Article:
Don’t Break the Chain

Before I decided to take Referly full time it was just a side project for a couple years. For New Year’s 2012 I set a personal goal to code every day (my job at the time was head of marketing for a developer company), and in early February of this year I decided to get serious with a “don’t break the chain” mindset. Referly was the project I decided to rebuild from the ground up and 6 weeks into my routine I let Jeff know I would be leaving so…

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Startup Metrics to Obsess Over

I obsess over my startup’s metrics. I constantly have Google Analytics realtime running in my browser to monitor traffic on Referly, and throughout the day I check it to see how many people are concurrently visiting our website (scroll to bottom to watch video on how to use this tool). I can see how many are new and how many are returning, where they came from and which parts of the site their are viewing, all within a glance. The psychology of this quick data dump into my brain is…

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500 Details: The Process of Mentoring Startups

This morning I posted a link on Twitter & Facebook to How I Mentor Startups & Entrepreneurs.  After it went out, I realized it doesn’t tell the full story.  Where are the details of how this whole thing works.  I knew I’d written it down at some point, so I dug up this email I wrote to the 500 Startups list.  New personal rule: emails longer than 4 paragraphs might need to be blog posts.  Enjoy! ——— As a mentor who has gotten involved in ~12 companies and ended up writing checks…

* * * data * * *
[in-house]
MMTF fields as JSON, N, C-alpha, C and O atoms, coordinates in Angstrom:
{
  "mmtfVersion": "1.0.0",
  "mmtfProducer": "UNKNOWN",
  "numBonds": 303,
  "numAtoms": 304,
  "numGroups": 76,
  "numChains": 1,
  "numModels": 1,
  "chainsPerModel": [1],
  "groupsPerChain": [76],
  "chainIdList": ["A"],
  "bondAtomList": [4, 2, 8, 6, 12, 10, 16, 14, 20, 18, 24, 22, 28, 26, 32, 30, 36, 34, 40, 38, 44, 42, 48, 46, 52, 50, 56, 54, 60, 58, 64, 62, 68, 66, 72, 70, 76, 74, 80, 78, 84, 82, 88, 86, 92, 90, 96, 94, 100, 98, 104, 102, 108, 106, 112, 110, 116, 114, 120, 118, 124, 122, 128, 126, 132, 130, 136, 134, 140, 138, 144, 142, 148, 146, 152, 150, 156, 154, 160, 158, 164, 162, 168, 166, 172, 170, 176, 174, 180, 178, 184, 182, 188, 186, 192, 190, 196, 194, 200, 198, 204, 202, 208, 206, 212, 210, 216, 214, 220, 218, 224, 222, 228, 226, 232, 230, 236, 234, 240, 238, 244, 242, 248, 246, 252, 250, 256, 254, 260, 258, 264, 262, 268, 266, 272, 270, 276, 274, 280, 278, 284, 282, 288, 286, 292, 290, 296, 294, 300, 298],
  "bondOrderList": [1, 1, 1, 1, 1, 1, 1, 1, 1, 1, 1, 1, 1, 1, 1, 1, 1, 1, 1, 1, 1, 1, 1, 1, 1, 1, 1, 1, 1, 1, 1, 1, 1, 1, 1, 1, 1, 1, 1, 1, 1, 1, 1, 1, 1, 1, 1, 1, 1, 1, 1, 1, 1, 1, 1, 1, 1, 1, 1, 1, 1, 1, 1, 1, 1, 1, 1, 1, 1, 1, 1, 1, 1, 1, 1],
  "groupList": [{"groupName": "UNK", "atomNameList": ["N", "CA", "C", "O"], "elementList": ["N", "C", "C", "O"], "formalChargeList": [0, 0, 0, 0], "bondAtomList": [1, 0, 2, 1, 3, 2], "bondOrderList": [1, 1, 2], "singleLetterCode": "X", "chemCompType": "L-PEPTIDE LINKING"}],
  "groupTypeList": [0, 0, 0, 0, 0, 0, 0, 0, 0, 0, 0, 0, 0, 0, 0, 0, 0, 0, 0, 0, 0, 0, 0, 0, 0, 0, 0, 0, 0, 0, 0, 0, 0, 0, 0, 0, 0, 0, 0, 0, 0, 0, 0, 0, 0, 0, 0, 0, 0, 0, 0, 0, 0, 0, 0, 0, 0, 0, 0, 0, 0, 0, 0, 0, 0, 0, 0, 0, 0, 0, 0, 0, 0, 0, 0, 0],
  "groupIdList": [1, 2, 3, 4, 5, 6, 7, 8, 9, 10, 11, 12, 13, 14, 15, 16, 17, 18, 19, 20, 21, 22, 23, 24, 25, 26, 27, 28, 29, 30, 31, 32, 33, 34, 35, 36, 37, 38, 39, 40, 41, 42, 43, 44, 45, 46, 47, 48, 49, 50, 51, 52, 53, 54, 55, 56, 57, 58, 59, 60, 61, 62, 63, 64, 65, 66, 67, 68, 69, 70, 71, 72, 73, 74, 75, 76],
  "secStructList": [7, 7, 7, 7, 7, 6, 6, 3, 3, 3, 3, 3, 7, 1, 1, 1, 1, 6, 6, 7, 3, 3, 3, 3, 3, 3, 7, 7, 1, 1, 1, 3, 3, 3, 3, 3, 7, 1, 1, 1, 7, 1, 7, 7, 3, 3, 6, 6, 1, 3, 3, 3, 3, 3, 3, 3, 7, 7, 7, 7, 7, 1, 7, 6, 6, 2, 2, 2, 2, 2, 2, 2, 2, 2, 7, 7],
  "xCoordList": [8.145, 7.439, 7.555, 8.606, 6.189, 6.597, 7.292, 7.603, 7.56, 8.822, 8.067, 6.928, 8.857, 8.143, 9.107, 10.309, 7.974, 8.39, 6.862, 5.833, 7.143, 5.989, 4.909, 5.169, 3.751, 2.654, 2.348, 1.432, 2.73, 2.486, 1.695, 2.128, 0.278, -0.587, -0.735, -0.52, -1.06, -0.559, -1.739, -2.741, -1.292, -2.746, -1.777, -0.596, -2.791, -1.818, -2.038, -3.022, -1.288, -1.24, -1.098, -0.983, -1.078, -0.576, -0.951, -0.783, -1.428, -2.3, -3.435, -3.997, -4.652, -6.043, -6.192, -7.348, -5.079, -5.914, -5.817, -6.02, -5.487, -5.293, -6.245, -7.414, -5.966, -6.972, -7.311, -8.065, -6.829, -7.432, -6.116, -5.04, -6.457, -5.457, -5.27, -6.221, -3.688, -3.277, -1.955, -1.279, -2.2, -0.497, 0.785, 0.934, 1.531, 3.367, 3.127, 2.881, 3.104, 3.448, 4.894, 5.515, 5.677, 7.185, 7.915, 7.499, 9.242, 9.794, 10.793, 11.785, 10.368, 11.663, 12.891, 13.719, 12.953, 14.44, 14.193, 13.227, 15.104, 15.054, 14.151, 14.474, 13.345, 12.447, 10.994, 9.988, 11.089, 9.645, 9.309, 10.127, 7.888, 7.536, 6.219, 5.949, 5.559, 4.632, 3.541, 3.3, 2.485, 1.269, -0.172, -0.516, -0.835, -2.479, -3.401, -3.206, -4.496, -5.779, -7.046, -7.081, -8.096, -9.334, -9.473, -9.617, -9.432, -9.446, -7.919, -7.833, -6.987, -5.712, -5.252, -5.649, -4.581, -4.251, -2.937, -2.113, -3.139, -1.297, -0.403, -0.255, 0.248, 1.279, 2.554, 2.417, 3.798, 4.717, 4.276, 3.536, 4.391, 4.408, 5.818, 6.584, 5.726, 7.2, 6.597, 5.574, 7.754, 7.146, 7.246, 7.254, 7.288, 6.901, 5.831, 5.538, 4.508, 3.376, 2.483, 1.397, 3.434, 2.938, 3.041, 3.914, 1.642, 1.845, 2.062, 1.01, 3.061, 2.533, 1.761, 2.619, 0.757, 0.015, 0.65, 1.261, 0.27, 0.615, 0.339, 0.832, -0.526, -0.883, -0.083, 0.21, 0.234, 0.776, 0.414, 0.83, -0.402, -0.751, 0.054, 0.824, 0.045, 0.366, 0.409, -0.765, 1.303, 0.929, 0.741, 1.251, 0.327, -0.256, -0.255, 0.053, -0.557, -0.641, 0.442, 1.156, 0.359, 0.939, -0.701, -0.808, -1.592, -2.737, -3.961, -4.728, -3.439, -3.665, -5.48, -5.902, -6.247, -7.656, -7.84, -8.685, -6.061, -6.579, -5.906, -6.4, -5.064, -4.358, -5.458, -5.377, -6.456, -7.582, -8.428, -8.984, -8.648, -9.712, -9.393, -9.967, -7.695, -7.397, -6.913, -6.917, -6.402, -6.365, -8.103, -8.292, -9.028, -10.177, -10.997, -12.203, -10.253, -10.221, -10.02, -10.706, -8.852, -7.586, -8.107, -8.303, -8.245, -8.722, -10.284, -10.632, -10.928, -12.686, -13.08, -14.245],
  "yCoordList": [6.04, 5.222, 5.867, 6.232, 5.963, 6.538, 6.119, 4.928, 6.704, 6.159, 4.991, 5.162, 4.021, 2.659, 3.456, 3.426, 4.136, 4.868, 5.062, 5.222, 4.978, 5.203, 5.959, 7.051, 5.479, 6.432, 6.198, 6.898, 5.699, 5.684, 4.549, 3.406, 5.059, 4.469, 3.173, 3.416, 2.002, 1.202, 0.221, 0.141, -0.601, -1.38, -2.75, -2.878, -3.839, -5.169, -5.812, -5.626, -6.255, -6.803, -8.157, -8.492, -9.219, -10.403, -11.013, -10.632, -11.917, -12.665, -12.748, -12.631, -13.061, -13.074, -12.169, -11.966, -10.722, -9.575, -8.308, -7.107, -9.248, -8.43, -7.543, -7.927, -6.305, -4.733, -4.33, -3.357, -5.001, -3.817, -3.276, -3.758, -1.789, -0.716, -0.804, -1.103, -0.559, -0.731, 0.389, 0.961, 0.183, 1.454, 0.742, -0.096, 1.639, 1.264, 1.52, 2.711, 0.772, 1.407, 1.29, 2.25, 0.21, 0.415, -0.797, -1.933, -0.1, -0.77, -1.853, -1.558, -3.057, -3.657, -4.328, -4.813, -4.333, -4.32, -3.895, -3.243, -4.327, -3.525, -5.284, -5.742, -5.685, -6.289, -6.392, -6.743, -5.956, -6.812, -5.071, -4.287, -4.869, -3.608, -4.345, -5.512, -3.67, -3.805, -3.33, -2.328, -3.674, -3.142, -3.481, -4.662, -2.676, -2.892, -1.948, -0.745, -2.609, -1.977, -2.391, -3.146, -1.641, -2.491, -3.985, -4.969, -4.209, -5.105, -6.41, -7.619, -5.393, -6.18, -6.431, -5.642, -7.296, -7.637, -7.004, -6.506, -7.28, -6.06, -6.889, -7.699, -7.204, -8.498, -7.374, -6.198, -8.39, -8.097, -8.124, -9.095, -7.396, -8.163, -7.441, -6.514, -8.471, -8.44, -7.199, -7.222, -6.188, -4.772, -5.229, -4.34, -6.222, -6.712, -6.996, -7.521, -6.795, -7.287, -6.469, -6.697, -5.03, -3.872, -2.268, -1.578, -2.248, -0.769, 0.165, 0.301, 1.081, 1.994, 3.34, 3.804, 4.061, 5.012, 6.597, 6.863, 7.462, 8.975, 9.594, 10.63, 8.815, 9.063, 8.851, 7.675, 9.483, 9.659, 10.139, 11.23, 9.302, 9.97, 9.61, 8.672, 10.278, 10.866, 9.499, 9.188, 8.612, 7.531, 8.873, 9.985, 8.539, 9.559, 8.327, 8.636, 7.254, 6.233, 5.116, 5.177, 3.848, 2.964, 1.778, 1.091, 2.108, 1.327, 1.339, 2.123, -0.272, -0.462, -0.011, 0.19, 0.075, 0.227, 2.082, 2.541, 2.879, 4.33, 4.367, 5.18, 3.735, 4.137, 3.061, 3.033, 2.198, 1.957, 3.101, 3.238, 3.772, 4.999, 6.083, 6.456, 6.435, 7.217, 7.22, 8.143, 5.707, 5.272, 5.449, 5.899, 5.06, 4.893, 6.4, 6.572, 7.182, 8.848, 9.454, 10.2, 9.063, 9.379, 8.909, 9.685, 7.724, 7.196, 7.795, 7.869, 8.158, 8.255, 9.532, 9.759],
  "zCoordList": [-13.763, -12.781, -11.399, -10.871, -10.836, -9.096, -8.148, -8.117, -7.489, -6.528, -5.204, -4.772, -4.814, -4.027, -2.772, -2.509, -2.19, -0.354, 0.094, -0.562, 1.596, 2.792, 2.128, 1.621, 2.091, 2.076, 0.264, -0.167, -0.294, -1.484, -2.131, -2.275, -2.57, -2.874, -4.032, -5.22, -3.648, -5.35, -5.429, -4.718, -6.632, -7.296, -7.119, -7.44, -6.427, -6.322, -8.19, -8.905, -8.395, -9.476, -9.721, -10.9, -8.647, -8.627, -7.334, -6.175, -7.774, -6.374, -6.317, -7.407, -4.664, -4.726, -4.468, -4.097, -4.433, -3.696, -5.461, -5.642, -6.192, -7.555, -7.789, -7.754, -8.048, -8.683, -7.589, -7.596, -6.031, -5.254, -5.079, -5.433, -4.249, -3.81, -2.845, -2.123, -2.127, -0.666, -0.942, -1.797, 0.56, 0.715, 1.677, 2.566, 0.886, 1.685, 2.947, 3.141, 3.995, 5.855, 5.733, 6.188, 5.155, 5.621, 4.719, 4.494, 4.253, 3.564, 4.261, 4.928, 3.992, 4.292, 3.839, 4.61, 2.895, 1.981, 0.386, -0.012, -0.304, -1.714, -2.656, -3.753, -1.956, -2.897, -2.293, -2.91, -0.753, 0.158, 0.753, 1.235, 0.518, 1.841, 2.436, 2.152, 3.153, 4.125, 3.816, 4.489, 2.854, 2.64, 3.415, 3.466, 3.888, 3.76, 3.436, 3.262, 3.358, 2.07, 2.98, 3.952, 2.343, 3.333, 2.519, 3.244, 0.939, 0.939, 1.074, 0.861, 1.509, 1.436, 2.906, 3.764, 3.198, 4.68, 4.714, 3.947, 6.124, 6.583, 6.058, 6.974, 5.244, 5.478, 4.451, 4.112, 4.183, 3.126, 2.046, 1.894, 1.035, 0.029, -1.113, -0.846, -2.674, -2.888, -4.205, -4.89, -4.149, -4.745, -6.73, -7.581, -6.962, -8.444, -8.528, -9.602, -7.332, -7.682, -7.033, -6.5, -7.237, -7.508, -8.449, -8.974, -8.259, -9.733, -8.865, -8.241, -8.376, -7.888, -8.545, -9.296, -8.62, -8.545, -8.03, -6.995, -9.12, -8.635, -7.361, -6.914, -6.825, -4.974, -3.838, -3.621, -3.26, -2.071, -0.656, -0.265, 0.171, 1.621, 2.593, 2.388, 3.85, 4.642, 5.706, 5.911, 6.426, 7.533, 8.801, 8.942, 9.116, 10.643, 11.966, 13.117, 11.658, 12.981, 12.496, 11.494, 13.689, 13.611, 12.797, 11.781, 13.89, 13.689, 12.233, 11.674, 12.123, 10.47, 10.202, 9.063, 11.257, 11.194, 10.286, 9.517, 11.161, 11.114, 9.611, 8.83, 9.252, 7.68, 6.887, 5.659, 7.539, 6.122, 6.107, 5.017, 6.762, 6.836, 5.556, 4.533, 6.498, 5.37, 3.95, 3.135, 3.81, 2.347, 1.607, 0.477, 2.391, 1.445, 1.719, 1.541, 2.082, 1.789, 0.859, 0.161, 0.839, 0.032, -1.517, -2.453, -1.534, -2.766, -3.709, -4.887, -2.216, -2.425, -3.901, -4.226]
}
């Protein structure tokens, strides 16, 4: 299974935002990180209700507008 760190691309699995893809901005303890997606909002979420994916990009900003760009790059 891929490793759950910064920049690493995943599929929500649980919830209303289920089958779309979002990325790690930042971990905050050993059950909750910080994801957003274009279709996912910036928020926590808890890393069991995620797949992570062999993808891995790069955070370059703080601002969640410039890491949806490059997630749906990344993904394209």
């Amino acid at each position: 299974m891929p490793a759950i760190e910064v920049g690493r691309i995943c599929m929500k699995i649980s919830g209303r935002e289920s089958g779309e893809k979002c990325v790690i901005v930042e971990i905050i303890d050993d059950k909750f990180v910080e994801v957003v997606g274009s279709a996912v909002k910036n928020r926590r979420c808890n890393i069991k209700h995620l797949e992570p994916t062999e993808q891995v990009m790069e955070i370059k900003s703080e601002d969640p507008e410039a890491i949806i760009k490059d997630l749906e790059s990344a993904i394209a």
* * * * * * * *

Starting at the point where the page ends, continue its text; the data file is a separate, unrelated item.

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How to Hustle SXSW for Fun & Profit

This is a copy/paste of an email I sent to 500 Startups Founders & Mentors email distros.  Another reason why you should join our program – I will fill your inbox with swear words and unsolicited advice.  Enjoy! Thank you so much to everyone who voted this up on Hacker News, where it spent 3 hours in the #1 position and more than 12 hours on the front page.  This post has now officially beat out How I Built a Multi-User Door Buzzer for our Apartment, with over 8,000 unique…

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Tips for Asking Good Questions After a Lecture at OCON

One great aspect of Objectivist Conferences is the opportunity to ask questions of the intellectuals presenting their ideas, immediately following their talks.  Coming up with a thoughtful question can add depth to the topic, and help express misunderstandings that might be shared by a lot of the attendees listening.  However, Q&A sessions have a limited amount of time, so if you’re going to take it up with your question you might as well do a good job.  I personally find it pretty intimidating to get up and ask a question…

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